Although no direct sunlight reaches the Moon during a Total Lunar Eclipse, the Earth's atmosphere refracts the sunlight around our planet allowing a portion of the sunlight to continue to be transmitted to the Moon. However, the refracted light reaching the Moon is primarily in the red portion of the light spectrum, as with red-tinted sunrises and sunsets (during such a Total Lunar Eclipse, a person standing on the side of the Moon facing Earth could see all Earth sunrises and sunsets simultaneously, as they viewed the Earth in a Total Solar Eclipse !). Hence, it is red light that is reflected from the Moon back into your eyes during a Total Lunar Eclipse.

To most Native Americans, the Full Moon of January was known as the Wolf Moon (although some references refer to the December Full Moon as the "Wolves" Moon). Of course this refers to the hungry wolf packs howling on cold and snowy nights outside Indian villages, as the wolf packs hunted their next meal in the frigid environment.

The Full Moon in January, in the Northern Hemisphere, was also known as the Old Moon, the Moon After Yule, Difficulty Moon, and Black Smoke Moon. And, some Indian tribes referred to this Full Moon as the Snow Moon, although most tribes used the Snow Moon name for the Full Moon of February.

In the Southern Hemisphere, the Full Moon of January was known as the Hay Moon, Buck Moon, Thunder Moon, and Mead Moon.

Internet Web-Casts Available for those not able to view the Eclipse directly ----

* www.TimeandDate.com: Link >>> https://www.timeanddate.com/live/

* www.LunarEclipse2018.org: Link >>> http://www.lunareclipse2018.org/live-webcast/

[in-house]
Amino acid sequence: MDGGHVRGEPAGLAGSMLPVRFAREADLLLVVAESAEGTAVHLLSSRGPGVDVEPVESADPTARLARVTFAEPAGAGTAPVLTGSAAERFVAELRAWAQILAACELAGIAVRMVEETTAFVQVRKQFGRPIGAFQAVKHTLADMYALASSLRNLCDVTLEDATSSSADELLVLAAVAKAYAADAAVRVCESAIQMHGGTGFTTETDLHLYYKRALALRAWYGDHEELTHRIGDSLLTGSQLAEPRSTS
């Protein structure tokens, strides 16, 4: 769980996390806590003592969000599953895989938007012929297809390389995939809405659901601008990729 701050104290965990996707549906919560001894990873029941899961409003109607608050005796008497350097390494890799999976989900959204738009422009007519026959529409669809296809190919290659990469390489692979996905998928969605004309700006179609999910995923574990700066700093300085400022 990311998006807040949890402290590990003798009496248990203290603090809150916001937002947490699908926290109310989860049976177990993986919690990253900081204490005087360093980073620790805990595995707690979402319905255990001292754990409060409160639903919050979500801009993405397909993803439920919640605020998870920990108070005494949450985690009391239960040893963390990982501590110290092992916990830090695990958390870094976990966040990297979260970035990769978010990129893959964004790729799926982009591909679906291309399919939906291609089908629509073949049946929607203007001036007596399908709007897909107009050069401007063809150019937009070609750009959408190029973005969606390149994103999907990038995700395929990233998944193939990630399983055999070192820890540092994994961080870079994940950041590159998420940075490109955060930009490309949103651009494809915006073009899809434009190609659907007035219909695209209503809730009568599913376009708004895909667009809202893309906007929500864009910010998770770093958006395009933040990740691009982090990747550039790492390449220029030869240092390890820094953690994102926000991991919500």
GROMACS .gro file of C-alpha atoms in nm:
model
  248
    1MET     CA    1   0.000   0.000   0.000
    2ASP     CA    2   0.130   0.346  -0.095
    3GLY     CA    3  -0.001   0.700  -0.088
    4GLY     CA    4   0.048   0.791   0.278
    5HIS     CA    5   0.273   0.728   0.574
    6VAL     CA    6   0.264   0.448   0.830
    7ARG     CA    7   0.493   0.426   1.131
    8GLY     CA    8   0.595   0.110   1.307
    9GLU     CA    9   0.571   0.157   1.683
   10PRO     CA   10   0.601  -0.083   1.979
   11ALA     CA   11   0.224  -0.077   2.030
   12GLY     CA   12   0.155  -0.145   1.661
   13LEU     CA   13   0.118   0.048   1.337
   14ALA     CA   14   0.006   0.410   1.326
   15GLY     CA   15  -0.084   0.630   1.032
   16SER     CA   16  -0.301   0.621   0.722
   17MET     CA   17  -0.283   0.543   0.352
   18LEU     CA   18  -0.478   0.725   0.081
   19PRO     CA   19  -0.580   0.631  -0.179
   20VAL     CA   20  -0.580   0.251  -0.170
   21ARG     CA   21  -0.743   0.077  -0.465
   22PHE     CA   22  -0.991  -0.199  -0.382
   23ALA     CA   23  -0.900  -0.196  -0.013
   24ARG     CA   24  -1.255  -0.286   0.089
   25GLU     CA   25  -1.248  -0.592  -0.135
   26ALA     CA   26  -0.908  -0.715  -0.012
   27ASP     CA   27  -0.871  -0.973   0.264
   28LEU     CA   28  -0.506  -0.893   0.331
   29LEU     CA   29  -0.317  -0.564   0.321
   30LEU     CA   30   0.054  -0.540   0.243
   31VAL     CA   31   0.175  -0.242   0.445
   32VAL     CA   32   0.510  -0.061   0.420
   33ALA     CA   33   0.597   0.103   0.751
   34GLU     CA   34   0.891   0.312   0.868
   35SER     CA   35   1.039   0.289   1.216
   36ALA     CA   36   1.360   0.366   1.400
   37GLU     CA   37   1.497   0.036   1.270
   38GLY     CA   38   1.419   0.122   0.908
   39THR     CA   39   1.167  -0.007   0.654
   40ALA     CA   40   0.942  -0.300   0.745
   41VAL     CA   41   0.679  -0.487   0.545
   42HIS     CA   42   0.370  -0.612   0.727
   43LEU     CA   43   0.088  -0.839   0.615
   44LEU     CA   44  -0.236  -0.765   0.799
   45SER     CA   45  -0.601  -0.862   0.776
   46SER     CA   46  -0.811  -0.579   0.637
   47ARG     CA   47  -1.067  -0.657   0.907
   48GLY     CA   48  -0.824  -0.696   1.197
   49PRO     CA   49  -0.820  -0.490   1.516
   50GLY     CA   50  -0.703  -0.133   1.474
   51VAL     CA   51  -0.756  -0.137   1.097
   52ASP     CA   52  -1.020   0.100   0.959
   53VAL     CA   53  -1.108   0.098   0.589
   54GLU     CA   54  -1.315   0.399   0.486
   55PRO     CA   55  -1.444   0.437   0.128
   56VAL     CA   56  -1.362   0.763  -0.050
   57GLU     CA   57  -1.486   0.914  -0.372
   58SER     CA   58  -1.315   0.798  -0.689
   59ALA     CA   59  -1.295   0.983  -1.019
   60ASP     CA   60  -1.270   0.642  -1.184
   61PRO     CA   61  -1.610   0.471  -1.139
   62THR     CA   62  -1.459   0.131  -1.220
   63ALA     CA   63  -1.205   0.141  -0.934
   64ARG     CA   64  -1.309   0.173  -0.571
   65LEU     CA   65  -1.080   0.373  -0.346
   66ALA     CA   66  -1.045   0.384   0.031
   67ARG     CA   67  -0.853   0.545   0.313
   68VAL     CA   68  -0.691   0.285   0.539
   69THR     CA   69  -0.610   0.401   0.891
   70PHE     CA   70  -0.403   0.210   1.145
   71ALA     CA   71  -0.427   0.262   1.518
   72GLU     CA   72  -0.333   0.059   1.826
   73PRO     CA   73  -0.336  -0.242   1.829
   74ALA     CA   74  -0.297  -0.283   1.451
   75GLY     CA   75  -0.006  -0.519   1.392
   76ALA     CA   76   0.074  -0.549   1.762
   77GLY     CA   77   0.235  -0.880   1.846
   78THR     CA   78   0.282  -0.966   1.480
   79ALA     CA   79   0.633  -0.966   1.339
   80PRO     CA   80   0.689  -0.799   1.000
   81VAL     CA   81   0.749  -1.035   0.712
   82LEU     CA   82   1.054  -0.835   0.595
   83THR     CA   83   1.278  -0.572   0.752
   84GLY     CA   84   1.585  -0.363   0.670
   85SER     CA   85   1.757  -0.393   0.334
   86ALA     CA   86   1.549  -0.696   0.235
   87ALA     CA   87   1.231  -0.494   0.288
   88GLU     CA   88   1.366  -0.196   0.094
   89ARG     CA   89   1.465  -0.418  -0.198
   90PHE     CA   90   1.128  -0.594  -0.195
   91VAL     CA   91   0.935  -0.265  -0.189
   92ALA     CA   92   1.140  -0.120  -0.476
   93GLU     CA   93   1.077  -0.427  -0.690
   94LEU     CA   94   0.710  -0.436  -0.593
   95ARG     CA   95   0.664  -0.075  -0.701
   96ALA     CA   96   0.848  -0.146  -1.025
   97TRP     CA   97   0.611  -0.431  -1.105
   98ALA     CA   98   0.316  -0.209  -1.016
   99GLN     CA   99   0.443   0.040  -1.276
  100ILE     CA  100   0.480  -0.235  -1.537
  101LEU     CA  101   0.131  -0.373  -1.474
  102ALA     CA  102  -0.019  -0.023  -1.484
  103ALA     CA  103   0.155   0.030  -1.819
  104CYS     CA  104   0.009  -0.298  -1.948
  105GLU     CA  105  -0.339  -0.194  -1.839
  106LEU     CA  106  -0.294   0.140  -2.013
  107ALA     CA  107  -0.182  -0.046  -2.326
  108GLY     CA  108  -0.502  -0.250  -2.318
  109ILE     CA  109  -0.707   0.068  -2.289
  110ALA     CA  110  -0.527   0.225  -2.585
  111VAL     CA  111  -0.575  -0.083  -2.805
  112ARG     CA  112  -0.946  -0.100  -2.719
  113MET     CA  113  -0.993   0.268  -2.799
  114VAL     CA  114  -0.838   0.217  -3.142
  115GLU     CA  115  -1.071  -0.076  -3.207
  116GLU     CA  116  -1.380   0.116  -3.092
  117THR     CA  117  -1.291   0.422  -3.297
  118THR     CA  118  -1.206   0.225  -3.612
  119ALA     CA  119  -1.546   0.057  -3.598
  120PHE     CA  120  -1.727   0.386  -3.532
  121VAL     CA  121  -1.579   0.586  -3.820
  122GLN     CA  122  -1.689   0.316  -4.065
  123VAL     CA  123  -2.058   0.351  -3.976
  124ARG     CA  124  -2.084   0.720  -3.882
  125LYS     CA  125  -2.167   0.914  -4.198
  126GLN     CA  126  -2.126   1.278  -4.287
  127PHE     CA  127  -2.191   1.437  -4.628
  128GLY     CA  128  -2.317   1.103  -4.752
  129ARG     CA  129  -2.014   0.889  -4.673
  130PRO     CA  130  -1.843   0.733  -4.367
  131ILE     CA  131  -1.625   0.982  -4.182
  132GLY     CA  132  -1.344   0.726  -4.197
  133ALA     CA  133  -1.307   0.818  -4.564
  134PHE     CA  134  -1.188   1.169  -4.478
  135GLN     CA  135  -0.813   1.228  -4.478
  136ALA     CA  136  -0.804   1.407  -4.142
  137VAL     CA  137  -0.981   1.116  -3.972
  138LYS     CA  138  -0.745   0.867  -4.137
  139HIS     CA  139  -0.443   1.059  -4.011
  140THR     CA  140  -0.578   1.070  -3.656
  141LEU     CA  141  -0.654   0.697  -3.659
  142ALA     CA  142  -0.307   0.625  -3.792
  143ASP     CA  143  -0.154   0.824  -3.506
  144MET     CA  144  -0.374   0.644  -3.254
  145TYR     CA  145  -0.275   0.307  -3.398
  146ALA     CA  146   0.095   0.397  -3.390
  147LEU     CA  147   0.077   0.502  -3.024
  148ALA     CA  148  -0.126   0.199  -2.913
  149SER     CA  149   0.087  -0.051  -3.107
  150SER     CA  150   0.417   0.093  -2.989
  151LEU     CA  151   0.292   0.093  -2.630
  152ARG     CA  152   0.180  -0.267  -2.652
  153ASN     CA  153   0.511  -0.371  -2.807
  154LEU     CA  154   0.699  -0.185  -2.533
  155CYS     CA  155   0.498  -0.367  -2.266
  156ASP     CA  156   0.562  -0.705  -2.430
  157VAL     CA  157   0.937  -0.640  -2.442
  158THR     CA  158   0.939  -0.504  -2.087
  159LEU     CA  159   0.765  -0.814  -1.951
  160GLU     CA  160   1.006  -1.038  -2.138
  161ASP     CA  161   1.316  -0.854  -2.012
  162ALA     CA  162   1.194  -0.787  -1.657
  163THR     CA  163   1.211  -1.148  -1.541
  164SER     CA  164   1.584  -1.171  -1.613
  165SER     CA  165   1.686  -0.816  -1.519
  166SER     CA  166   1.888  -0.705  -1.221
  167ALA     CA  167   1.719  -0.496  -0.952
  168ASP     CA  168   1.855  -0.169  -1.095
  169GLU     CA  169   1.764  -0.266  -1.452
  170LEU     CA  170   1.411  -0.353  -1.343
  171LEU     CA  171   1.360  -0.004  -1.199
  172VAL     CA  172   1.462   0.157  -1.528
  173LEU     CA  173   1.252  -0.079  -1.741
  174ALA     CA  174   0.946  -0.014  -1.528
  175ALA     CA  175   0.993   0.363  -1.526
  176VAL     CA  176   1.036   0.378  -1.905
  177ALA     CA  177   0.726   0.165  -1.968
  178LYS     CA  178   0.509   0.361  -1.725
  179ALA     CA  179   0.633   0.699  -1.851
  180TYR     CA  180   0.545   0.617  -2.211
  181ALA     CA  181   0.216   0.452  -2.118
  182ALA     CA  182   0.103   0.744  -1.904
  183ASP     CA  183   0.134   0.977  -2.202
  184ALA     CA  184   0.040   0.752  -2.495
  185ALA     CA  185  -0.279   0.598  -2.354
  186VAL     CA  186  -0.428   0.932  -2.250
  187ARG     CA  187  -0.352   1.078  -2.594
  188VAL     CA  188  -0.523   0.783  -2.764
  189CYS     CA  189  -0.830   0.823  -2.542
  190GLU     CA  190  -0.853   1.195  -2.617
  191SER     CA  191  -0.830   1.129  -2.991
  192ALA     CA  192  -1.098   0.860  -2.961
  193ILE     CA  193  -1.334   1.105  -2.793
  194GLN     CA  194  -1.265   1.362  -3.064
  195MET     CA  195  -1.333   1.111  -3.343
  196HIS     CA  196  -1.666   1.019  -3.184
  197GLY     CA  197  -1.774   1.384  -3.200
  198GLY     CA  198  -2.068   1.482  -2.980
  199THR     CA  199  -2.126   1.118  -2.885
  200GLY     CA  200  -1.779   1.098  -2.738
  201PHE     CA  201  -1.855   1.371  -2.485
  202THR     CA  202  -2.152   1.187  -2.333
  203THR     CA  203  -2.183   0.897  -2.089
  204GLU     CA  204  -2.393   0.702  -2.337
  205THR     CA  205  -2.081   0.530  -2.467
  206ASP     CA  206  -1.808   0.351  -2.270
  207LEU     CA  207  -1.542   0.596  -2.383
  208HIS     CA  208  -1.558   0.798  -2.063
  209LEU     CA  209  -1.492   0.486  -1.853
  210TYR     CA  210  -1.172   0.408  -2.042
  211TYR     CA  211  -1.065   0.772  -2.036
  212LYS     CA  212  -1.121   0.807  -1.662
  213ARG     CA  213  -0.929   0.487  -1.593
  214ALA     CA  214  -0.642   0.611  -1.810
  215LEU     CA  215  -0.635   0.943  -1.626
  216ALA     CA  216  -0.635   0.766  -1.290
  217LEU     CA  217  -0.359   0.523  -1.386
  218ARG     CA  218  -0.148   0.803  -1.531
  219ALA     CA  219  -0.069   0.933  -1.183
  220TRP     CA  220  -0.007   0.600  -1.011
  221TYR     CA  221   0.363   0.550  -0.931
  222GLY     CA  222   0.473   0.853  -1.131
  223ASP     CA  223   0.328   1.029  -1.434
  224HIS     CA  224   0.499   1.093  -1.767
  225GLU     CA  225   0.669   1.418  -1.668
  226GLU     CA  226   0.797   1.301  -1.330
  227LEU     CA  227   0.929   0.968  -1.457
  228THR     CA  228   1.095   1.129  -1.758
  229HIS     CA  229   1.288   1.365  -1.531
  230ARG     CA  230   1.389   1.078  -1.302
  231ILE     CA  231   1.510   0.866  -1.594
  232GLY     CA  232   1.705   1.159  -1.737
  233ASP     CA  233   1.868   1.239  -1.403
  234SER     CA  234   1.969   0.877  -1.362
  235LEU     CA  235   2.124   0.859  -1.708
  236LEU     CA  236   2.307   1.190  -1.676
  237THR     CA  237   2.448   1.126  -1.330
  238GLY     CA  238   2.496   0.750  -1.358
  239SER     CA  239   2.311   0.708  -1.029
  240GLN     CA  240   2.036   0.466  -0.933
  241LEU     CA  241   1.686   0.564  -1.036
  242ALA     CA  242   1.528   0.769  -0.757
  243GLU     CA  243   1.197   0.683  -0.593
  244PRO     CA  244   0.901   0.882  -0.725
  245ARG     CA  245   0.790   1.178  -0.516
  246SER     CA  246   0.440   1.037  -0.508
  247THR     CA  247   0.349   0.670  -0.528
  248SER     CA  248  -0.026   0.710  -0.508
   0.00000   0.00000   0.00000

* Griffith Observatory, Los Angeles:
 Link >>> https://livestream.com/GriffithObservatoryTV/LunarEclipseJanuary2019

* Slooh On-Line Observatory: Link >>> https://slooh.com/shows/event-details/614

Internet Links to Additional Information ---

Total Lunar Eclipse of 2019 January 20-21 -
Link 1 >>> https://www.jpl.nasa.gov/edu/events/2019/1/21/total-lunar-eclipse-and-supermoon/
Link 2 >>> https://eclipse.gsfc.nasa.gov/LEplot/LEplot2001/LE2019Jan21T.pdf
Link 3 >>> https://www.timeanddate.com/eclipse/lunar/2019-january-21
Link 4 >>> https://en.wikipedia.org/wiki/January_2019_lunar_eclipse
Link 5 >>> http://buhlplanetarium4.tripod.com/astrocalendar/2019.html#eclipselun20190121

Lunar Eclipse / Eclipse of the Moon: Link >>> https://en.wikipedia.org/wiki/Lunar_eclipse

Eclipse: Link >>> https://en.wikipedia.org/wiki/Eclipse

Earth's Moon: Link >>> https://en.wikipedia.org/wiki/Moon

Moon Illusion - Why the Moon looks larger, when it is low in the sky (NASA):
Link >>> https://science.nasa.gov/science-news/science-at-nasa/2007/27jun_moonillusion

Related Blog-Post ---

"50th Anniversary: The Incredible Legacy of Apollo 8." 2018 Dec. 24.

Link >>> https://spacewatchtower.blogspot.com/2018/12/50th-anniversary-incredible-legacy-of.html

The first trip of humans to the Moon !


Source: Glenn A. Walsh Reporting for SpaceWatchtower, a project of Friends of the Zeiss.
              Friday, 2019 January 18.

                             Like This Post?  Please Share!

           More Astronomy & Science News - SpaceWatchtower Twitter Feed:
            Link >>> https://twitter.com/spacewatchtower

        Astronomy & Science Links: Link >>> http://buhlplanetarium.tripod.com/#sciencelinks

                Want to receive SpaceWatchtower blog posts in your in-box ?